March 31, 2023, by bmillar
Foot and ankle Osteoarthritis and Cognitive impairment in retired UK Soccer players
Osteoarthritis and knee pain can force anyone to slow down; but FOCUS, the School of Academic Rheumatology’s latest study in the field, has been gaining considerable momentum.
The FOCUS study (Foot and ankle Osteoarthritis and Cognitive impairment in retired UK Soccer players) aims to shed light on the effects of playing professional football on knee and ankle pain and injuries, as well as cognitive issues. (These have been prominent issues among former footballers: according to previous studies in the BMJ, the top three injuries affecting them have been to the knee, thigh, and foot/ankle.) Using a mixture of questionnaires, physical assessments, and x-rays, it seeks to better understand the impact the sport can have on the body.
Says Professor Weiya Zhang, Chief Investigator for the study and Professor of Epidemiology at the University of Nottingham:
Football is a game that inspires millions of people, but on a personal level professional footballers often suffer from diseases due to sports-related injuries after their careers on the pitch are over.
These can include repetitive foot and ankle injuries which places them at risk of subsequent chronic pain and osteoarthritis. FOCUS is the biggest of its kind involving living ex-professional footballers and general population comparison group in the UK. The research project is also investigating the implications of repeated heading of the ball, head injuries and concussion which may be related to the development of neurodegenerative diseases such as dementia.
A number of famous former players have participated in the study. Former Notts County player Les Bradd, Lawrie Sanchez (one of Wimbledon’s ‘Crazy Gang’), and other footballers lent their assistance.
Their involvement has attracted considerable media attention, including interviews from Radio 5 Live and Nottingham local radio. This has brought the study to the attention of more of the public, and increased their involvement in turn.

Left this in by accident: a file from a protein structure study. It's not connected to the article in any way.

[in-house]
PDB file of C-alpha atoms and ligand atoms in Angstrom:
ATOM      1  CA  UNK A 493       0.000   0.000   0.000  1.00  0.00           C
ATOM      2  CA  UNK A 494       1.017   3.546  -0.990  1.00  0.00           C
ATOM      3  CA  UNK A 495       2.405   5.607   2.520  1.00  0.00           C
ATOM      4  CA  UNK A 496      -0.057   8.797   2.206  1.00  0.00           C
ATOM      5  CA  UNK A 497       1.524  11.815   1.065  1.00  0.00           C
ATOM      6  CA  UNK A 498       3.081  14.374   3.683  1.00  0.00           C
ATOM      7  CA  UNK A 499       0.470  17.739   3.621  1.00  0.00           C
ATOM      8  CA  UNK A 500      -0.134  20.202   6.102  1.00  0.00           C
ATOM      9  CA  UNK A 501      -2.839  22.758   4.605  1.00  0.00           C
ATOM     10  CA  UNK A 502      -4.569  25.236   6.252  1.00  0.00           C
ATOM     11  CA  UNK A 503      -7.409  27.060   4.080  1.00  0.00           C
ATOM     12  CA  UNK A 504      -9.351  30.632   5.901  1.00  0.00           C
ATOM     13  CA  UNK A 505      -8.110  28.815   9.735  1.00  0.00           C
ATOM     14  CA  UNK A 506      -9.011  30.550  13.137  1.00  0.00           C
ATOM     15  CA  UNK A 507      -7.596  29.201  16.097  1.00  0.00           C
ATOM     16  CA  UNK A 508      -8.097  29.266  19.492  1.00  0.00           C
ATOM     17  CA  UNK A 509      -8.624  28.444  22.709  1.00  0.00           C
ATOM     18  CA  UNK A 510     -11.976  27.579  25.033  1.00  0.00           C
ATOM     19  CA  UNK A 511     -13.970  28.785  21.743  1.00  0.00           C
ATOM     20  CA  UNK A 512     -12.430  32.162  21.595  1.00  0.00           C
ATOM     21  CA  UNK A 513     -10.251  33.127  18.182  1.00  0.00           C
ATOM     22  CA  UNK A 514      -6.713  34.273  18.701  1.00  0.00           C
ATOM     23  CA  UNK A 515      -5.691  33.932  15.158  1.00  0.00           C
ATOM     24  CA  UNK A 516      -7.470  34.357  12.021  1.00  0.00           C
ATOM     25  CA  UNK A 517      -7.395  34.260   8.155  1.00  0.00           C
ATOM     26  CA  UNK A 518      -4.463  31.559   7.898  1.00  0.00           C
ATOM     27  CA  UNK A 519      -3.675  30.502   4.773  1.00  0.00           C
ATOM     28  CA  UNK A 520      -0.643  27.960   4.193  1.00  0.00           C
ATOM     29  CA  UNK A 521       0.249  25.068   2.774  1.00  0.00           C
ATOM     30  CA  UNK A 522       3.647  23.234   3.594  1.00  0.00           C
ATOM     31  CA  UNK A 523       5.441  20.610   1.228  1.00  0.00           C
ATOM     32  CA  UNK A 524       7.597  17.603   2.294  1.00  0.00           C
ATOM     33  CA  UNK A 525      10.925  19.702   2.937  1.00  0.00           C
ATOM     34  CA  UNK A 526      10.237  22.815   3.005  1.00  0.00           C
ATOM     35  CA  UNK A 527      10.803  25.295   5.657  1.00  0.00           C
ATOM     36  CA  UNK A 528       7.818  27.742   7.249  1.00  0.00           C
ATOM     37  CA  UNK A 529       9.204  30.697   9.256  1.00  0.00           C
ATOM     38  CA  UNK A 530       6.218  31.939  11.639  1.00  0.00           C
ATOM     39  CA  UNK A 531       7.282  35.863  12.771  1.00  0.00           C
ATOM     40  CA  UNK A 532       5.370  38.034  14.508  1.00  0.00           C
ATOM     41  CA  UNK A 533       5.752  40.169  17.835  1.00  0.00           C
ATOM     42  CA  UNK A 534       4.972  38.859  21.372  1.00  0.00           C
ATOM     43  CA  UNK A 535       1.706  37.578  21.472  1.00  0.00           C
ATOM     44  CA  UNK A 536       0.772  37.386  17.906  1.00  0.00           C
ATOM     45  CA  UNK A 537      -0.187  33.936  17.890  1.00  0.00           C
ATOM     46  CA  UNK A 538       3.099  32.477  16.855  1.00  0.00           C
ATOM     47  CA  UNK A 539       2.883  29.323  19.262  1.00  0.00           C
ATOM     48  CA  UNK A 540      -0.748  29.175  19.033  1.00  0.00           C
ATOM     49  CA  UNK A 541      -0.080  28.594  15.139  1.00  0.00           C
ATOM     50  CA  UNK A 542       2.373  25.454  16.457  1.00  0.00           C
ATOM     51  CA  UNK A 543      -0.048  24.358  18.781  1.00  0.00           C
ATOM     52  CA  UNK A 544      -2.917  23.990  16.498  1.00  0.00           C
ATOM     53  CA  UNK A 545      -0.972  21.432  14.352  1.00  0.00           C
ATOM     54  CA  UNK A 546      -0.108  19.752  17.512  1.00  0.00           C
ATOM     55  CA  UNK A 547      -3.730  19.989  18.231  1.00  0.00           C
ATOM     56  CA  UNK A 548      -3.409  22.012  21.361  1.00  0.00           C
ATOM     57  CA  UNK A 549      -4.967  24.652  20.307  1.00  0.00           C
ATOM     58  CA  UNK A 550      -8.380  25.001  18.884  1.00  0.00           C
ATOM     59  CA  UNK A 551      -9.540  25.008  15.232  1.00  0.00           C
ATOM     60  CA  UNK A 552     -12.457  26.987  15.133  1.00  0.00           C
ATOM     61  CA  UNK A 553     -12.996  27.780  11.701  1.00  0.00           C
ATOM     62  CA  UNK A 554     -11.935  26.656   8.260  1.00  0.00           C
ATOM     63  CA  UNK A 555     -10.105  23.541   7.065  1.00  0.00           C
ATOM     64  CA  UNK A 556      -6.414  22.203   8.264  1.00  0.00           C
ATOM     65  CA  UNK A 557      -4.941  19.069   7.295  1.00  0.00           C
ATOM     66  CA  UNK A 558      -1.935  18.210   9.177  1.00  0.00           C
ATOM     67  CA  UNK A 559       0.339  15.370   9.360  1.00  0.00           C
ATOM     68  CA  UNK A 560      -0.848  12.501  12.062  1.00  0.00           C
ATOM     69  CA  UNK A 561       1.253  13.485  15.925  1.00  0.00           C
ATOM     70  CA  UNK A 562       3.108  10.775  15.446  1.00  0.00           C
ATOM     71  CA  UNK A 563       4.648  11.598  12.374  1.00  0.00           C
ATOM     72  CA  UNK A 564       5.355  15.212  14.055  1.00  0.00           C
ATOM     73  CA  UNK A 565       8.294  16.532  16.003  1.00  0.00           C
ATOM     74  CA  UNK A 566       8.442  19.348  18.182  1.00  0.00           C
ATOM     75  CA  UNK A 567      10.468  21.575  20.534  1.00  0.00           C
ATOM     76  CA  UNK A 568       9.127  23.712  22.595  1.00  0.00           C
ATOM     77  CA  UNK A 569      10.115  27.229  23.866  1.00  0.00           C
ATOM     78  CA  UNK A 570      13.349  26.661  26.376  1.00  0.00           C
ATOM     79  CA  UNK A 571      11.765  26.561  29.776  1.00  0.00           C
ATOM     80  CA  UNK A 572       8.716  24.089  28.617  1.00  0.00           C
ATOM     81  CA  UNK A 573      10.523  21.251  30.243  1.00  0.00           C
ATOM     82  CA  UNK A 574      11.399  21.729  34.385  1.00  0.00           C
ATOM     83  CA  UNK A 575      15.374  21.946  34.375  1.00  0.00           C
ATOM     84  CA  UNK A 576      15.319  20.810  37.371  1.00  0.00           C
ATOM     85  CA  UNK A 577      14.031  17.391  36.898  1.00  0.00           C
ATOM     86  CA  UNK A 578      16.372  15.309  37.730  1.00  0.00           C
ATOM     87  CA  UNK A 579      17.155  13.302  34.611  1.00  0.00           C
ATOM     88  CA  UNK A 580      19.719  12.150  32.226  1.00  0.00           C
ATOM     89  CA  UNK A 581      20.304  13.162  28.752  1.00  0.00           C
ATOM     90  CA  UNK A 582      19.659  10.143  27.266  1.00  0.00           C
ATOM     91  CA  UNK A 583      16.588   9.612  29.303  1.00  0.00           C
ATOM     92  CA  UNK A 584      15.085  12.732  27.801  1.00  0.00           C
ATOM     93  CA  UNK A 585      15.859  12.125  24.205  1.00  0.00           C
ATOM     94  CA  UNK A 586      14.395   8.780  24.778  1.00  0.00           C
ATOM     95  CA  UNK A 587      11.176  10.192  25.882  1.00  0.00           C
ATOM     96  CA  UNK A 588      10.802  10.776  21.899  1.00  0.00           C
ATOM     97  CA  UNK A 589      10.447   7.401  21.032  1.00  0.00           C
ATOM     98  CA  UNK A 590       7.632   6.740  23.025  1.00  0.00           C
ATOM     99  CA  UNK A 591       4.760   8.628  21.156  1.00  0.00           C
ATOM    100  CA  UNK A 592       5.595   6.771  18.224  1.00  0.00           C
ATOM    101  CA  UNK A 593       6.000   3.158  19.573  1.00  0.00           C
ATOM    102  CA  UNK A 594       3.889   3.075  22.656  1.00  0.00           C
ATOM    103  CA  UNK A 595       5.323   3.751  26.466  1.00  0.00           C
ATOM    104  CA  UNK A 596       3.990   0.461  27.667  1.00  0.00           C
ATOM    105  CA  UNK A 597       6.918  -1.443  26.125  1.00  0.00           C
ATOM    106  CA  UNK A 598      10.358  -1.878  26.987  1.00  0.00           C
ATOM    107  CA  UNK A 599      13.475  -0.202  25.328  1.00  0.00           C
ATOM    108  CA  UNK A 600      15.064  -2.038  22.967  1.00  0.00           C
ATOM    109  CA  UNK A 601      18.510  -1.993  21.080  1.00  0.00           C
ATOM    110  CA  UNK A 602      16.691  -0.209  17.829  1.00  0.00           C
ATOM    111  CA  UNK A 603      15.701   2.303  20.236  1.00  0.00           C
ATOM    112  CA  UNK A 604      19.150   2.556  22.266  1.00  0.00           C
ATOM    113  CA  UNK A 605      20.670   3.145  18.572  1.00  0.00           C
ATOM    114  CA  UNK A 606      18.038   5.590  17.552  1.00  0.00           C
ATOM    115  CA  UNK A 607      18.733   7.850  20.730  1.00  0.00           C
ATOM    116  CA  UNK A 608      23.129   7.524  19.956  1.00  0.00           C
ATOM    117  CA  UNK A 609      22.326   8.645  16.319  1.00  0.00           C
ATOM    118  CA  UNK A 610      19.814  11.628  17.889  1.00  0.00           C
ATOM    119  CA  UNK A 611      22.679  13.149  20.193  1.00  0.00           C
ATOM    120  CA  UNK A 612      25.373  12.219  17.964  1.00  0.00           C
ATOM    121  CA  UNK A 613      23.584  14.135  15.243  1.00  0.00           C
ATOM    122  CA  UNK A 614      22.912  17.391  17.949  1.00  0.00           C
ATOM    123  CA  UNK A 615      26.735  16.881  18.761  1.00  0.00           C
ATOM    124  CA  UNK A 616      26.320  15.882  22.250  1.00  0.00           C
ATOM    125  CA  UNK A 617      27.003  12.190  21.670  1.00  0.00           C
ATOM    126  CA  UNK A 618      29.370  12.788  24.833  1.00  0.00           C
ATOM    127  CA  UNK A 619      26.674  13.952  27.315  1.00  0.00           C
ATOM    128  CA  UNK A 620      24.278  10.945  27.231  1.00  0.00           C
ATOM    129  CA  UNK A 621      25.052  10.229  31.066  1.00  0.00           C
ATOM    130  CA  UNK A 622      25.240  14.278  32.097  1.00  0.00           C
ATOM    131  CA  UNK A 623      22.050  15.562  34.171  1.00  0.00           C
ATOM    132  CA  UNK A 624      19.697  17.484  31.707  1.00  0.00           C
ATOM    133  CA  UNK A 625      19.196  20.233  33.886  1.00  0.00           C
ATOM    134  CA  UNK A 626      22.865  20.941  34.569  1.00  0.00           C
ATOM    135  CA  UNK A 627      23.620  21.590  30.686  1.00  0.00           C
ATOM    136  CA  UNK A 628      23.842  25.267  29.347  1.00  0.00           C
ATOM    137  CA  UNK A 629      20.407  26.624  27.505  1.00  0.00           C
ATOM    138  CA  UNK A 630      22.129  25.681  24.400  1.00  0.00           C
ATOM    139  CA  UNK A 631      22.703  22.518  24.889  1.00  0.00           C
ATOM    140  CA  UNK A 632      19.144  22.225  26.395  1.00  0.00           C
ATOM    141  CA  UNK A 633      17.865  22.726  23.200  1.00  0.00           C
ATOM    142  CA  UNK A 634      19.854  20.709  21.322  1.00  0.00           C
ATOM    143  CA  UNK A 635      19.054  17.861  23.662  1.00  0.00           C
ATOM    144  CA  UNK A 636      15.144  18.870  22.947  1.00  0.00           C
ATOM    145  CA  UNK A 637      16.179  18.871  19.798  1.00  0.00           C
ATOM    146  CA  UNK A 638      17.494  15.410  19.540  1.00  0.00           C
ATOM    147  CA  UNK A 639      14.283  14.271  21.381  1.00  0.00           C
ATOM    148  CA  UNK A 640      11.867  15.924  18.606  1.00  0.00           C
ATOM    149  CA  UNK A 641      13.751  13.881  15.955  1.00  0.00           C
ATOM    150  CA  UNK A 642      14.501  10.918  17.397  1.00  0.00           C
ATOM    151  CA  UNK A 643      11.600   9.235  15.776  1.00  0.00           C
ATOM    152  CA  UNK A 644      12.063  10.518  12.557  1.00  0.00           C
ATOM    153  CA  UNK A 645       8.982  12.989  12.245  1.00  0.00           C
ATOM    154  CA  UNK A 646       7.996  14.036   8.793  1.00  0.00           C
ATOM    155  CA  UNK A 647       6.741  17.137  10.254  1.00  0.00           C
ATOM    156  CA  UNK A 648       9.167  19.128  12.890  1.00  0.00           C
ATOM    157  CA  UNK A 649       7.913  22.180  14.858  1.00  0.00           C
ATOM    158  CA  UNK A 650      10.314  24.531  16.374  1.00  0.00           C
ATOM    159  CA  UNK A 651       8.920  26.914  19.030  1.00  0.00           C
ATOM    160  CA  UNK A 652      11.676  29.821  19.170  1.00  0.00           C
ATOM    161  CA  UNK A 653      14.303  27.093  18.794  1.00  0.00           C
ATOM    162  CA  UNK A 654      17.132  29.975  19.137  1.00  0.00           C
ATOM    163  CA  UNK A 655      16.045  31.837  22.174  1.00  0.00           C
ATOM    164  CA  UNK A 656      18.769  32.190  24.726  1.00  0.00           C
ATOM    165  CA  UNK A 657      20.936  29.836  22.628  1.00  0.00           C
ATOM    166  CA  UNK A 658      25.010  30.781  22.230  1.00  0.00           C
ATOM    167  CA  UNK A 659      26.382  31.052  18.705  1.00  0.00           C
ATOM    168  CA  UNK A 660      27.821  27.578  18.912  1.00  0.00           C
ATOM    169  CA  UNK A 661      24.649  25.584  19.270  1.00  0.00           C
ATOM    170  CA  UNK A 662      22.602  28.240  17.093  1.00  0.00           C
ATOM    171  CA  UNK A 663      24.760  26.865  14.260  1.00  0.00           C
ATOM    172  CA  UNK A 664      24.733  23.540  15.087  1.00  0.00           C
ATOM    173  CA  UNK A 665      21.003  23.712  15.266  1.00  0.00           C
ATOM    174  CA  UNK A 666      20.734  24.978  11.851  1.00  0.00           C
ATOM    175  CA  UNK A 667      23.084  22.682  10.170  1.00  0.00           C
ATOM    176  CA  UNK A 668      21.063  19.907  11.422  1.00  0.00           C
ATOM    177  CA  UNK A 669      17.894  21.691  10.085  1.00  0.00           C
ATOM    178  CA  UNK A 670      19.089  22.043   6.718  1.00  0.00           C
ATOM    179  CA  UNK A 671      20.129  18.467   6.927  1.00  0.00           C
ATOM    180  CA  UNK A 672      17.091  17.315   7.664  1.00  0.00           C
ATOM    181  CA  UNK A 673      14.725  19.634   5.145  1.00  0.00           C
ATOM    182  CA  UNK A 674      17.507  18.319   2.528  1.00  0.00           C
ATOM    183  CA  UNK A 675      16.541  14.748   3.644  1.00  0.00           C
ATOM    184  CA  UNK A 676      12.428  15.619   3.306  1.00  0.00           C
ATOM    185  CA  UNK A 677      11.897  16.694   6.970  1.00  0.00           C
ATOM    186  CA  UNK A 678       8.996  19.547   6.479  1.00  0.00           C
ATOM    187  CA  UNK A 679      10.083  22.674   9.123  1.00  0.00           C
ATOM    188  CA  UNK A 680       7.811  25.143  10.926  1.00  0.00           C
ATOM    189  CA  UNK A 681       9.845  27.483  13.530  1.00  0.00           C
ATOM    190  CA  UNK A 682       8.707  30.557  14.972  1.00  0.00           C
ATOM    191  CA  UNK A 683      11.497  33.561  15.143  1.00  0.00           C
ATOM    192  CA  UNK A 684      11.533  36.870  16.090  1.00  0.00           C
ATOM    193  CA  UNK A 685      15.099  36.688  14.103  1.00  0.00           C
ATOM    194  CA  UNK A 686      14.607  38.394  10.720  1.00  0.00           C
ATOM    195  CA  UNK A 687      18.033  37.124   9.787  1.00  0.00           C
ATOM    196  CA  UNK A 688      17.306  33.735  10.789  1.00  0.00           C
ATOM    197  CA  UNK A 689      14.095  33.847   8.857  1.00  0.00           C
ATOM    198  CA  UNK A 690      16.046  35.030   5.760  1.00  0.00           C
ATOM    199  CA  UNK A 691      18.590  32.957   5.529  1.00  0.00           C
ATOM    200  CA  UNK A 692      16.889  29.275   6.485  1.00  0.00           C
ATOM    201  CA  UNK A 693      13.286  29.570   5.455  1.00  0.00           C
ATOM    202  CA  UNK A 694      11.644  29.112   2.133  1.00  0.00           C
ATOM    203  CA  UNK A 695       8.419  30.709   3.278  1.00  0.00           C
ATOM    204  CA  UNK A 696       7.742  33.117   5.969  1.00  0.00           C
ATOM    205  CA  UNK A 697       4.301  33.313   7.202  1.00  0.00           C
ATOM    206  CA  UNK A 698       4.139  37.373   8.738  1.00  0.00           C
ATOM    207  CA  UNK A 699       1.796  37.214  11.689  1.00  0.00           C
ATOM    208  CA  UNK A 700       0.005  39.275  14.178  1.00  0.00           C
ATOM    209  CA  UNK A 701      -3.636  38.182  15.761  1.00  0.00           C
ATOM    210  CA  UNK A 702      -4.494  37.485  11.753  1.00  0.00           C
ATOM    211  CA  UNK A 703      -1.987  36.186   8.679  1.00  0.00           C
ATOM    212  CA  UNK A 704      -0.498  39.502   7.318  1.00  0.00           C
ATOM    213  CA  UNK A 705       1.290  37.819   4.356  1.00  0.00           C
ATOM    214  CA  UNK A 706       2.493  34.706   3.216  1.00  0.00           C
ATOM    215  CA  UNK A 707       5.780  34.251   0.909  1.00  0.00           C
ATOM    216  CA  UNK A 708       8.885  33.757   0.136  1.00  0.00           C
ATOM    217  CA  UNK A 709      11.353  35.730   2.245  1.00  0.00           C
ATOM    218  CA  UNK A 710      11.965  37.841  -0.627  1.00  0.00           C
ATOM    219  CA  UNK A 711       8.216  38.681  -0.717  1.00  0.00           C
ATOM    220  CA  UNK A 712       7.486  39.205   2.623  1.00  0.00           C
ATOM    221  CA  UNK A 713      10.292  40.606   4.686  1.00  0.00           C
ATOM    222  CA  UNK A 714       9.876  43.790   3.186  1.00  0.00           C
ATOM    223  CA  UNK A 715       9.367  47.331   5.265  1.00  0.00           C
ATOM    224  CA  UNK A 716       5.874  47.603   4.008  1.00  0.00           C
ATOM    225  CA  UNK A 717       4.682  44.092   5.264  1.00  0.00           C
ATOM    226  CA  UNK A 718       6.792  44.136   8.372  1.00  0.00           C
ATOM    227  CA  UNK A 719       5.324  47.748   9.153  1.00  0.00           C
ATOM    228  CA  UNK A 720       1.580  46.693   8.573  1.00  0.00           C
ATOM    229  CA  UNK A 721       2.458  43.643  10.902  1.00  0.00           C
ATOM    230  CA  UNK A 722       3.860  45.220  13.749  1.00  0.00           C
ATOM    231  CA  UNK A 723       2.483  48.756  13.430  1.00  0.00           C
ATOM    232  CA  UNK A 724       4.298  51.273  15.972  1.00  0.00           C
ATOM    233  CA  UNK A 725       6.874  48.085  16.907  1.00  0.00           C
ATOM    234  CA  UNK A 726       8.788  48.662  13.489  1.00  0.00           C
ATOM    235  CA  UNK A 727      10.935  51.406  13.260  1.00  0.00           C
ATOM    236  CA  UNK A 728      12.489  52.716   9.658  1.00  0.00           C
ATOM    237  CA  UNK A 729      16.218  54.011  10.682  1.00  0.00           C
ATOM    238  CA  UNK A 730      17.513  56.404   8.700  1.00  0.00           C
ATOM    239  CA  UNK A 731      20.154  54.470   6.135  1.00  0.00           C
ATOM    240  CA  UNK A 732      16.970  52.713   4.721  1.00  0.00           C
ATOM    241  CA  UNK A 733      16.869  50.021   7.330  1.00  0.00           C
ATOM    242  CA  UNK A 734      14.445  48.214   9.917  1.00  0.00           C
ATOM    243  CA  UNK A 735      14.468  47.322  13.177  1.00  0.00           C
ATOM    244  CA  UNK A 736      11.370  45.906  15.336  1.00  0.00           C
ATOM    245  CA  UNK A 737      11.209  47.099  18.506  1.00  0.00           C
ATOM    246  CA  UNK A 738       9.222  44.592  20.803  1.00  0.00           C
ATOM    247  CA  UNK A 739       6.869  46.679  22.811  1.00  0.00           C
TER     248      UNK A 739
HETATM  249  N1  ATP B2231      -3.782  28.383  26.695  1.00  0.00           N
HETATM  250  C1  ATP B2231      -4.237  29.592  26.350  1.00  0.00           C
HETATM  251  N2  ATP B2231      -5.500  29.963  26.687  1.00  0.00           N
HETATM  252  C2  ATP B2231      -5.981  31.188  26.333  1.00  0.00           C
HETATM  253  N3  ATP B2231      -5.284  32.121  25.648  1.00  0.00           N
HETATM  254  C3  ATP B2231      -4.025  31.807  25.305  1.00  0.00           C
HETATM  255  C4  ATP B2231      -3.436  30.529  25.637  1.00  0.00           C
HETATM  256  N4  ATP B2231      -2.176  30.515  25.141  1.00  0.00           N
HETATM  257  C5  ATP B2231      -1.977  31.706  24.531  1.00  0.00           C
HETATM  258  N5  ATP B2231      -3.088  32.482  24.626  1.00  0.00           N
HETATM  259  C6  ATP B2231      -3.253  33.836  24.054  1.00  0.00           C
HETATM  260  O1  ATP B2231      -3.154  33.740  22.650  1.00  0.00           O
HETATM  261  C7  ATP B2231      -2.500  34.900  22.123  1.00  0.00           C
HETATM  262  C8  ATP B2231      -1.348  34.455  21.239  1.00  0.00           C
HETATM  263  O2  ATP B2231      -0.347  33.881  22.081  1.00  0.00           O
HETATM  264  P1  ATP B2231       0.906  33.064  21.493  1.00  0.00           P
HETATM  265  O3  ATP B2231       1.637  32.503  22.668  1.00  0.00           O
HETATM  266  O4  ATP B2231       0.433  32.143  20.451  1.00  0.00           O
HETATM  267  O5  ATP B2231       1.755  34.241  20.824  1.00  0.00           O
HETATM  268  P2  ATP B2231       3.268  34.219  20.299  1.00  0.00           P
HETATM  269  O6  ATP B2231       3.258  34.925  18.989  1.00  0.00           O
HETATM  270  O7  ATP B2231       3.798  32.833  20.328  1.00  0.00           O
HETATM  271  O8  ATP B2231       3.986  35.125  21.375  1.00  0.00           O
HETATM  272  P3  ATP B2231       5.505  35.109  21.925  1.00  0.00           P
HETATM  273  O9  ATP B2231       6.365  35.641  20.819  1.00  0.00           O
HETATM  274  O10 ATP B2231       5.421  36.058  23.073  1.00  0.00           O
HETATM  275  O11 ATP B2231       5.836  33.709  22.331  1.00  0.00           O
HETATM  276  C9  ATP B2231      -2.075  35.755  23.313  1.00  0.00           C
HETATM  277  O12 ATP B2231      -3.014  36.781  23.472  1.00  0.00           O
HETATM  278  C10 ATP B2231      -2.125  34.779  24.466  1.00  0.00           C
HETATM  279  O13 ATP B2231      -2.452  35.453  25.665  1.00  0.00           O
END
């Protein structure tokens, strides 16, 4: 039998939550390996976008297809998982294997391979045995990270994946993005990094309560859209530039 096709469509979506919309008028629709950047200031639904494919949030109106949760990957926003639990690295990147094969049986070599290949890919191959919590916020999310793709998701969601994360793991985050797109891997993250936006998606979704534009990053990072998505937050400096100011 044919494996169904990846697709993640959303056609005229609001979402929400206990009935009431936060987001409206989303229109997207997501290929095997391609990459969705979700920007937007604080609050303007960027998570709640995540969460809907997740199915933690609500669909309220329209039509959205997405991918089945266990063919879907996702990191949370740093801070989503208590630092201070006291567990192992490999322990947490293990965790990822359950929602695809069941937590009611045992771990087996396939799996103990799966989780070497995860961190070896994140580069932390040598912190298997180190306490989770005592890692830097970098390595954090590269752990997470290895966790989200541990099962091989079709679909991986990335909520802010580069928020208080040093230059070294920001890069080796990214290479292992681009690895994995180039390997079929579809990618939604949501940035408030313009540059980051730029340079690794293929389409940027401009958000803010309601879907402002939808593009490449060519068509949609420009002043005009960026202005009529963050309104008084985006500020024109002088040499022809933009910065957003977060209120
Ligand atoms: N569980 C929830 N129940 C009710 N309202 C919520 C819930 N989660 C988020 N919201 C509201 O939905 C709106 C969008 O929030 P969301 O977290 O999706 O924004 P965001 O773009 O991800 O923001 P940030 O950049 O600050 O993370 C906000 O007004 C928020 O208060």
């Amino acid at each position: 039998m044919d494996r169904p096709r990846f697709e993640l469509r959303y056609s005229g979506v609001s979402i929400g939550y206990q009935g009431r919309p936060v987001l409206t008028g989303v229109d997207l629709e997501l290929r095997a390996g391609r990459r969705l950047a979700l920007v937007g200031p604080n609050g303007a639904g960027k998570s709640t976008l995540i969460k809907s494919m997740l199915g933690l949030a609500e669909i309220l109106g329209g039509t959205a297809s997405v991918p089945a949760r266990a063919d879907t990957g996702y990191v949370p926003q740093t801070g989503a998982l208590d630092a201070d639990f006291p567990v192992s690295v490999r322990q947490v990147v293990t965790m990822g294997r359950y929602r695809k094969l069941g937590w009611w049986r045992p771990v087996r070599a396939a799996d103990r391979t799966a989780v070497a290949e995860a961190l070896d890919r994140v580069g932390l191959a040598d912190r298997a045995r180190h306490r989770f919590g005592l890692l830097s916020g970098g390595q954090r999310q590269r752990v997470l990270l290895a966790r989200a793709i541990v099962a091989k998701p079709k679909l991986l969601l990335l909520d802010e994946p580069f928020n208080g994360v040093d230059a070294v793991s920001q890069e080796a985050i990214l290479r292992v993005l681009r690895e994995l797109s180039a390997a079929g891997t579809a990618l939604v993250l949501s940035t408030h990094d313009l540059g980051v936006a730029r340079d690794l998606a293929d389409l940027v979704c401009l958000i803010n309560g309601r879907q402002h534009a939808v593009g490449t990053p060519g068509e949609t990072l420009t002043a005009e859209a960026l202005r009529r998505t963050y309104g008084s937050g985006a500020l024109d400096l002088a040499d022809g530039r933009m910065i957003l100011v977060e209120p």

Les Bradd, who has previously received serious knee injuries from his football career, commented:
While the game has changed since my days as a professional player – balls are lighter in weight and players tend to head them less these days – playing-related injuries are still very much a concern. I’m pleased to be involved in this research as a way of continuing to contribute to football.
Nottingham is my home and both our players and club have been heavily involved in the community and this is very important to me. So much work has been done by Notts County to help people suffering with Alzheimer’s and other conditions including those recovering from cancer, through the Notts County Foundation.
Nottingham is a fantastic city, it has contributed so much for my life and professional career and I want to continue to give something back in any way I can.
Their assistance has been useful not only in the Nottingham branch of the study, but also further afield in Southampton. Professor Cathy Bowen, Professor of Podiatry at the University of Southampton, Principal Investigator for the Southampton branch, commented:
We are delighted that so many professional footballers have agreed to take part in this study.
Feet and ankles take a great deal of impact during football, yet they are often the most forgotten joints when it comes to thinking about preventing long-term injuries.
Our research programme involves optimisation of foot health for active living. We have found that people who have foot problems in later life are less likely to take part in physical activities which may then affect their ability to maintain active longer-term health.
With this study we want to highlight and provide better understanding of longer-term foot problems such as arthritis in footballers and how we could help prevention of these with the players in the football Academies today.
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